Peranakan Chinese Gilded Silver Belt Buckle with Applique Work
length: 9.9cm, weight: 79g
The localised Chinese or peranakan Chinese of Java had a similarly hybrid culture as to that of the Straits Chinese of Penang, Malacca and Singapore. They adopted customs from the indigenous populations and blended them with their own.
One such custom was the wearing of large ovoid-shaped belt buckles for important ceremonial occasions such as weddings. The example here comprises a silver belt of ovoid shape but with stylised, crenulated edges reminiscent of a Chinese cloud motif. The buckle is convex.
The outer surface is covered with fine, applique work – little pieces of silver, shaped and carefully soldered on – to show Chinese immortals arrayed amid copious foliage around a central raised and pieced figure, possibly Shou, the longevity god. Such applique work is typical of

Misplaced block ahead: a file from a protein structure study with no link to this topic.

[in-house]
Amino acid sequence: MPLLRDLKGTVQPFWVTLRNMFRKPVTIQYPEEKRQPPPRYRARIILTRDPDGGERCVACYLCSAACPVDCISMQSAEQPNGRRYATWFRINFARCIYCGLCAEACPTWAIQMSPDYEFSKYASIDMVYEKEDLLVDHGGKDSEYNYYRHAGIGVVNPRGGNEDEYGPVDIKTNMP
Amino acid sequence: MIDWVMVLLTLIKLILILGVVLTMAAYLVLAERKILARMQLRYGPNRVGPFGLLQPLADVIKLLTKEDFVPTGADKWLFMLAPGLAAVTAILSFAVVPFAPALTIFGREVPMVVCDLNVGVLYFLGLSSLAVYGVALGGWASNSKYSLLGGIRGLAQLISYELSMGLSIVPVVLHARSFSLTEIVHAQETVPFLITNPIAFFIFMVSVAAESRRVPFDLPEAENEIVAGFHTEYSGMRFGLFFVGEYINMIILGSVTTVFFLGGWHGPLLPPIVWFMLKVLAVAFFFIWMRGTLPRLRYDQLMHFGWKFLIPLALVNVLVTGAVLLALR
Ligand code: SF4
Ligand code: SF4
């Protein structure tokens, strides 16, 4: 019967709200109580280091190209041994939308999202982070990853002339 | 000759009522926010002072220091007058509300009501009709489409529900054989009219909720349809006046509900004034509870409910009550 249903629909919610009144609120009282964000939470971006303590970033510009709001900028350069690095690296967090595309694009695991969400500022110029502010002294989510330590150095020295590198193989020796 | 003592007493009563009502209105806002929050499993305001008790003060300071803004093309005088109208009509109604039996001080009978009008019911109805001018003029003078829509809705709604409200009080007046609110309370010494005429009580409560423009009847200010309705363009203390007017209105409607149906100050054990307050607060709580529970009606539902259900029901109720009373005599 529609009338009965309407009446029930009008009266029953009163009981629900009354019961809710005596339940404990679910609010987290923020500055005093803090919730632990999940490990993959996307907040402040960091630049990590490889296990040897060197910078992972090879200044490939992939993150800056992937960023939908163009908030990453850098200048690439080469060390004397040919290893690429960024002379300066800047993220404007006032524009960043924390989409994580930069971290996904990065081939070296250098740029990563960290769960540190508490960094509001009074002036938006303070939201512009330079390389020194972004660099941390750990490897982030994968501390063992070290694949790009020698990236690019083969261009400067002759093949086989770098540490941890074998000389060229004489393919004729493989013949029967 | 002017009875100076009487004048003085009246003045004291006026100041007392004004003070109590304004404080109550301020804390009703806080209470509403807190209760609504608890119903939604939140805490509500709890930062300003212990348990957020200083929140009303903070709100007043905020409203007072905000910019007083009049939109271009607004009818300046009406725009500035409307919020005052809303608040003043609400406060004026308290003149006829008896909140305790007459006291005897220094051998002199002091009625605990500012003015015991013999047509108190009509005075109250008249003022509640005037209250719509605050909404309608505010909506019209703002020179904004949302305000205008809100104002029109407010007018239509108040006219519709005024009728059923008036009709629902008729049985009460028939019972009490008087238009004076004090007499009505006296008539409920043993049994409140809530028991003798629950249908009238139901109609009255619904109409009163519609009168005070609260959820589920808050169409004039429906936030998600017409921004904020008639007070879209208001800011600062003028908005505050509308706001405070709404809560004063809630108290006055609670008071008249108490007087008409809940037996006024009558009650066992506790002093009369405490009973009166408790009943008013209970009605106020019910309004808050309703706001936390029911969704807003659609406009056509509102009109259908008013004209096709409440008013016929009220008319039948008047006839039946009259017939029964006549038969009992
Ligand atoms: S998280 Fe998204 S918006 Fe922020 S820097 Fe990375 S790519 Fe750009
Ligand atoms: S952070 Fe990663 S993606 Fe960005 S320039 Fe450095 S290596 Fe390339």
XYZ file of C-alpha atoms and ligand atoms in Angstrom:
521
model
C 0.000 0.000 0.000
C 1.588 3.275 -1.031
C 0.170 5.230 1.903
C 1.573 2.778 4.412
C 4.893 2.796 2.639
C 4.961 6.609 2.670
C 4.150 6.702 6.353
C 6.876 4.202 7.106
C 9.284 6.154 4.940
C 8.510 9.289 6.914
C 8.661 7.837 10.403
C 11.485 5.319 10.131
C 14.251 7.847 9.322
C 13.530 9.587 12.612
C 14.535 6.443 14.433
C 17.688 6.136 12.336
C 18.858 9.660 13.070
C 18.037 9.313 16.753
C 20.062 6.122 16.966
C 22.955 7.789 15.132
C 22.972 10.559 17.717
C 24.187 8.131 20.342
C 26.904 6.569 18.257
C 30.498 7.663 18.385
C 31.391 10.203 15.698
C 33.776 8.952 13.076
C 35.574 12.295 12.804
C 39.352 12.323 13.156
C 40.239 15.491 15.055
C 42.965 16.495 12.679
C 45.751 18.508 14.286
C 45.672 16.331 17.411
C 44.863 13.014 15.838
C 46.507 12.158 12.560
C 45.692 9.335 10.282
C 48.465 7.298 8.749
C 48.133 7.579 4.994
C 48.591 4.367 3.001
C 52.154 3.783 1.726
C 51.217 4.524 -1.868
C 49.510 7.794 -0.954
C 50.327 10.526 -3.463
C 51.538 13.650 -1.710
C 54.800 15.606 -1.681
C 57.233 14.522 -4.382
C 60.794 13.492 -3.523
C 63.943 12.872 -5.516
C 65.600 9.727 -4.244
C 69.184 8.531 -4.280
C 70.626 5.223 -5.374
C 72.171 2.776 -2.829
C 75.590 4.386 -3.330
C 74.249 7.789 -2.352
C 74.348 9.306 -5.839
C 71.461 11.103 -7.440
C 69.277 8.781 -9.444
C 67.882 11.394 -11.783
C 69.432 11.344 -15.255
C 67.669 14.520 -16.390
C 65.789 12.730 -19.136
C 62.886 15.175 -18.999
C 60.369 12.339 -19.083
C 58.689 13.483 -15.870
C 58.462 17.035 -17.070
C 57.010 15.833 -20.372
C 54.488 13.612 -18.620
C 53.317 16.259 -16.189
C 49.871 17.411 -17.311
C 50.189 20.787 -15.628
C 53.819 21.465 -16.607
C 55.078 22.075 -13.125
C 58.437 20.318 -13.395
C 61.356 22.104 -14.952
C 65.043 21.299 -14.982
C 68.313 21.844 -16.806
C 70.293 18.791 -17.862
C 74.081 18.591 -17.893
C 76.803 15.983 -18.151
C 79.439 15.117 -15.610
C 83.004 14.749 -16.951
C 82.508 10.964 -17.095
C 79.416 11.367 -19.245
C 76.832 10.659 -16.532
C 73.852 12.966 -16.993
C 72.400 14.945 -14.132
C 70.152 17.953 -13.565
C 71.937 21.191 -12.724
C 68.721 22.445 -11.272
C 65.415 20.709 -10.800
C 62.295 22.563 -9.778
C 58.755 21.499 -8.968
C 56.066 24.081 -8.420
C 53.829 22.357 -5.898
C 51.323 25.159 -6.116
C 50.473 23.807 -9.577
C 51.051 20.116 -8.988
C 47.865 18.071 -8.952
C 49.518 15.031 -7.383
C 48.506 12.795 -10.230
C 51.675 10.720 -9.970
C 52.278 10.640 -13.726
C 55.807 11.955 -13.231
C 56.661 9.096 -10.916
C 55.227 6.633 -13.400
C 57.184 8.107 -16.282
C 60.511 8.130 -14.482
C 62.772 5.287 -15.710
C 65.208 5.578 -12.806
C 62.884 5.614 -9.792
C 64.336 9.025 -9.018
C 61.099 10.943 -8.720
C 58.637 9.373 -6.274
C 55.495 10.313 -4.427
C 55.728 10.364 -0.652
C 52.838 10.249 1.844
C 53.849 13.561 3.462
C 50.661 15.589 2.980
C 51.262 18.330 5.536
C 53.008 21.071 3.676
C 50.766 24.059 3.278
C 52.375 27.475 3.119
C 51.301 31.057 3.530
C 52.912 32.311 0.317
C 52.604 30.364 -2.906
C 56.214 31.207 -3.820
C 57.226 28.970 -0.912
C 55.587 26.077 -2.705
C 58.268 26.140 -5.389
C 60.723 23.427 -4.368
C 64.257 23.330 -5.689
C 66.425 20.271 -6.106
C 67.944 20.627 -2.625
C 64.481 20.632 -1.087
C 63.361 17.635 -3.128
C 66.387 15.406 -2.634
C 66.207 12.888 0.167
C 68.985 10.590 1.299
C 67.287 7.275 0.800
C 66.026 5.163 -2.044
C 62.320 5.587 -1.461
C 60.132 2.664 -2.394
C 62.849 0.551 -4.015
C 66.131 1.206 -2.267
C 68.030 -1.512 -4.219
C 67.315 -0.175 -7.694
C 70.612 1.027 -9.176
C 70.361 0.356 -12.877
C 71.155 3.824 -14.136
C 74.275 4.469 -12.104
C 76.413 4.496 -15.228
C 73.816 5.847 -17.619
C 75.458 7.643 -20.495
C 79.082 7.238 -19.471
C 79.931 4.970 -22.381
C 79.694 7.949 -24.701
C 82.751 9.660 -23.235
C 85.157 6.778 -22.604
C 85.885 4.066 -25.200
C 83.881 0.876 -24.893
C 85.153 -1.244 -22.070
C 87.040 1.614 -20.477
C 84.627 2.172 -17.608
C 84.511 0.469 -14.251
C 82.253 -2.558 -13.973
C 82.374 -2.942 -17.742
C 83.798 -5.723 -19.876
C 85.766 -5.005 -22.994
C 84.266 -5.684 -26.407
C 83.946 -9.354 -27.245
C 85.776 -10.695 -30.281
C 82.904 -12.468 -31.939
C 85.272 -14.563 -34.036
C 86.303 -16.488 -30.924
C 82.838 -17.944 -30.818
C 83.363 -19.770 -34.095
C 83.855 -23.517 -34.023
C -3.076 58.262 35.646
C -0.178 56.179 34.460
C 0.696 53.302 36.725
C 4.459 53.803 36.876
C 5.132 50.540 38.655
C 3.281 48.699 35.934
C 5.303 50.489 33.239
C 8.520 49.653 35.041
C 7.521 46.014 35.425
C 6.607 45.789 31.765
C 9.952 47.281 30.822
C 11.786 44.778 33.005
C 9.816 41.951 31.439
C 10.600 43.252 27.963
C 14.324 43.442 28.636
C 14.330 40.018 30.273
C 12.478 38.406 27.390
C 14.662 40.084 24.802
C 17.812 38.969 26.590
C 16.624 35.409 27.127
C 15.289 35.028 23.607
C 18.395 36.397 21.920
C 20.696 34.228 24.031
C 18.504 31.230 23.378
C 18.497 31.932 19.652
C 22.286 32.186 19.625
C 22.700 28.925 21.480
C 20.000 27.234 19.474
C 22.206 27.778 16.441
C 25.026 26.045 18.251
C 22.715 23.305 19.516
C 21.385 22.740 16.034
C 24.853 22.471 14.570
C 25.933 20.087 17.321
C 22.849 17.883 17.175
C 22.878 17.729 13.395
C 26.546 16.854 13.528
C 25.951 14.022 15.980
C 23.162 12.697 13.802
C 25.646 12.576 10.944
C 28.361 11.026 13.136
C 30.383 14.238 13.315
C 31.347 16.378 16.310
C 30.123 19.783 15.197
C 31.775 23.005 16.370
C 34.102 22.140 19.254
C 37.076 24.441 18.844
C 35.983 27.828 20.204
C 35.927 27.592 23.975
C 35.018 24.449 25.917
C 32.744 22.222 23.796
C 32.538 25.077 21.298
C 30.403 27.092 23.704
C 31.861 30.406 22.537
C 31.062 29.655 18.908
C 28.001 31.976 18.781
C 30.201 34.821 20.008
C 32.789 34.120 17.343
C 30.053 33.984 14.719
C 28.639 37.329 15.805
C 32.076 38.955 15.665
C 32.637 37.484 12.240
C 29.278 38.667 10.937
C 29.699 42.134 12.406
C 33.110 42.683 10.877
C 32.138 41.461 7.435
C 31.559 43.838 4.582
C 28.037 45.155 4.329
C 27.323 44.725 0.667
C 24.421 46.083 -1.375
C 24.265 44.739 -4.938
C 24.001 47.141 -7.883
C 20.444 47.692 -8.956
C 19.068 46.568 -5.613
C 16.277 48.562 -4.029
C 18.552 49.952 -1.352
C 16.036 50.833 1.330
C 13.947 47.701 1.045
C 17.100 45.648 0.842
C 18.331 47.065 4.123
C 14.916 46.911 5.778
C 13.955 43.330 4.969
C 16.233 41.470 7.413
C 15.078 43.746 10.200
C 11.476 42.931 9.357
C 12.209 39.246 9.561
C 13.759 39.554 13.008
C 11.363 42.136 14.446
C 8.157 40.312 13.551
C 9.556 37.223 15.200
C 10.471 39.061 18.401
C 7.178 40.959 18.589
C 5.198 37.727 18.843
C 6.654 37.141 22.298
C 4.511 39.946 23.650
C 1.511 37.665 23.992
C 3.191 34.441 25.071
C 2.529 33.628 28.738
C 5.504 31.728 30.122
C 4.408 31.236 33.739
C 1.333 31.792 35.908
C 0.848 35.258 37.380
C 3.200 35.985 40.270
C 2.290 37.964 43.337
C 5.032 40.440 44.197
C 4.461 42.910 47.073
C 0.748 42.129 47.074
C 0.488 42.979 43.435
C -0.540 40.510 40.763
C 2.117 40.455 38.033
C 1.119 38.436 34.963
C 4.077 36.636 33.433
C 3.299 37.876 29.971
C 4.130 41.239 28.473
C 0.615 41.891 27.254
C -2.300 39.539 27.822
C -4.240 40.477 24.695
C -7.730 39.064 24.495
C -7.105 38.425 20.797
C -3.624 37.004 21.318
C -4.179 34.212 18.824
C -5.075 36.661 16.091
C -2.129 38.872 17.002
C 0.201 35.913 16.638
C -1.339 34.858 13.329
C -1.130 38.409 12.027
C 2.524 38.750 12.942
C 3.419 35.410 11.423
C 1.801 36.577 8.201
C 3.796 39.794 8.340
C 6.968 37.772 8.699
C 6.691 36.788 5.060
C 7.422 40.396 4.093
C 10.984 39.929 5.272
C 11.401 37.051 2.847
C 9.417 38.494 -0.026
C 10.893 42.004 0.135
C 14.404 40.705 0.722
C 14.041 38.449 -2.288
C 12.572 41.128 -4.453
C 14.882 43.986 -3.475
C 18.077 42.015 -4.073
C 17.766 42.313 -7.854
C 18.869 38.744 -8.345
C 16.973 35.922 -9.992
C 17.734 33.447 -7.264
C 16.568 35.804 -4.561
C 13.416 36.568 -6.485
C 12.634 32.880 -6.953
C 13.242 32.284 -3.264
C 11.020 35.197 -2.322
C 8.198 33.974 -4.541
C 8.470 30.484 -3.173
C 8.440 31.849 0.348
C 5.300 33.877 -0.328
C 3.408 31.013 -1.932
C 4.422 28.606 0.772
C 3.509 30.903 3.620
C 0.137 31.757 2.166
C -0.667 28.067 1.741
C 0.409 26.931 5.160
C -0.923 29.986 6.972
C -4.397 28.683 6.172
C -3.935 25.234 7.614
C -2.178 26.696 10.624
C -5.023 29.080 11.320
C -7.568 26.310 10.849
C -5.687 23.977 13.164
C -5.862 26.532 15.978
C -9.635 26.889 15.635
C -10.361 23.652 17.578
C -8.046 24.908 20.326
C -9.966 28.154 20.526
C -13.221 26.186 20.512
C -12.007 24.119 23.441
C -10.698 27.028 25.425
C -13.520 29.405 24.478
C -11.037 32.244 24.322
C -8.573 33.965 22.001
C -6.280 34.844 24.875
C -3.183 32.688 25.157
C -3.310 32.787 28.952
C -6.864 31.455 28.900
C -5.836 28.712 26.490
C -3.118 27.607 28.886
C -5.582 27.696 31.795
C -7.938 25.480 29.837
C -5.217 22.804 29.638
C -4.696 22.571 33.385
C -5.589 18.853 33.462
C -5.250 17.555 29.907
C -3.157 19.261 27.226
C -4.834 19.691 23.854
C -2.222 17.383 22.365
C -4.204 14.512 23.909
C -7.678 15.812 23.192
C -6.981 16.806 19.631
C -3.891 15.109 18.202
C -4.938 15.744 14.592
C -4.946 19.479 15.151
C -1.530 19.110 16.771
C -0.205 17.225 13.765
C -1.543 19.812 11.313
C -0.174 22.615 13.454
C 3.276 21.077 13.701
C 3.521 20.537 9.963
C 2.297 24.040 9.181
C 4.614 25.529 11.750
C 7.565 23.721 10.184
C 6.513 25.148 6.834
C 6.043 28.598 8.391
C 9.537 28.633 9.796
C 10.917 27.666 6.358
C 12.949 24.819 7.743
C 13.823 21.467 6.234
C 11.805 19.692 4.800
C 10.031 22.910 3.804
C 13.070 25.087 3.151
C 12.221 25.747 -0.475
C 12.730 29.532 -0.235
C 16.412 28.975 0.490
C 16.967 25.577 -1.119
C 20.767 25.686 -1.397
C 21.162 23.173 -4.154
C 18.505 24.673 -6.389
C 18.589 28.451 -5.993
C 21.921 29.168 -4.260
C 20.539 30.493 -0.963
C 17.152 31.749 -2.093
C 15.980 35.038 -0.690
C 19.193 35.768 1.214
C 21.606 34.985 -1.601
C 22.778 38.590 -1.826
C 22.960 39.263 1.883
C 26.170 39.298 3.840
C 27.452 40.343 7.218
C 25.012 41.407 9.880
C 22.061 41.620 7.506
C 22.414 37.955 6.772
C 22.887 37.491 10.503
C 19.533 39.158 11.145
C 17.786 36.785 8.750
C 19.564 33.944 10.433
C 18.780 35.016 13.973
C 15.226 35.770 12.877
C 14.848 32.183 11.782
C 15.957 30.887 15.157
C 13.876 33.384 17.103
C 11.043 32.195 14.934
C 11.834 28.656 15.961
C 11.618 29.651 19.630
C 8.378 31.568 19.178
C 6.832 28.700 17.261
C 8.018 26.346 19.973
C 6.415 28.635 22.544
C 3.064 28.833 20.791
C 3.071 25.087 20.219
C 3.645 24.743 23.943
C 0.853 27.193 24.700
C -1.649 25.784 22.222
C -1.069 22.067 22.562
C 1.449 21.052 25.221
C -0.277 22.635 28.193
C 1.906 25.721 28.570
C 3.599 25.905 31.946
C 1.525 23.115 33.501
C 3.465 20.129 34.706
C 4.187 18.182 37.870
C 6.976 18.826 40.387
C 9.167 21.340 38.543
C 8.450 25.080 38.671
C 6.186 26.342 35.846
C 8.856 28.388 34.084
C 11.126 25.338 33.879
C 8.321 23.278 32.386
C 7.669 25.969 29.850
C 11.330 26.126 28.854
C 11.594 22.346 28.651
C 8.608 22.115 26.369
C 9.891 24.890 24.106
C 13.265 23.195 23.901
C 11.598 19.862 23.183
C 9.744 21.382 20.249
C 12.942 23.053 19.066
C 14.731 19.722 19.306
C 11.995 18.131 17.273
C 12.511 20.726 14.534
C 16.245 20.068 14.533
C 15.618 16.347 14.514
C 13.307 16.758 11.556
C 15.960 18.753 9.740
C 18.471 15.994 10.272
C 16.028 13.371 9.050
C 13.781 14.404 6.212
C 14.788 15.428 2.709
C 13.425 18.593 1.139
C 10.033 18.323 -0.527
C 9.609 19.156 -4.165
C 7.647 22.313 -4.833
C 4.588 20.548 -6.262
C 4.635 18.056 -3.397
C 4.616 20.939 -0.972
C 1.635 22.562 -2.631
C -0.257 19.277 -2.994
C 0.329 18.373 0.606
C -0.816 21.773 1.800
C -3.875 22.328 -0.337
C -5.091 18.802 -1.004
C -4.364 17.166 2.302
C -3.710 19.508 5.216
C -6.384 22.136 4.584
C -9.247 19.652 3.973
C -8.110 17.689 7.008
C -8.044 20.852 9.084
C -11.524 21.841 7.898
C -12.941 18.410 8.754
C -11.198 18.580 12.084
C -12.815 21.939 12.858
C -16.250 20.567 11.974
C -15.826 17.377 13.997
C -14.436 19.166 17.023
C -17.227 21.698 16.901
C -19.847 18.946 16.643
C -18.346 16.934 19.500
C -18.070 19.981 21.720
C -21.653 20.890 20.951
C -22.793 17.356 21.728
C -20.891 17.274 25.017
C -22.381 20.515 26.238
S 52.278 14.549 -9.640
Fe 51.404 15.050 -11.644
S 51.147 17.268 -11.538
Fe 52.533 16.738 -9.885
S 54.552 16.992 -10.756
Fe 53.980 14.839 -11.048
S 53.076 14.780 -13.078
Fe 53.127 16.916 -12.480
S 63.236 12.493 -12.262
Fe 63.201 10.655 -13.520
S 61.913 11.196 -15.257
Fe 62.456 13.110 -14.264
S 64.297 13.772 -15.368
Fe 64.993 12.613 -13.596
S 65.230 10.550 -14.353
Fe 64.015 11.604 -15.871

peranakan silverwork from West Java. The surface has been gilded (gold-plated).
The reverse of the buckle has a frame through which the belt can be threaded.
The buckle is in fine condition.
Chin, E., Gilding the Phoenix: The Straits Chinese and their Jewellery, The National Museum Singapore, 1991.Provenance:
private collection, UK.
Inventory no.: 1617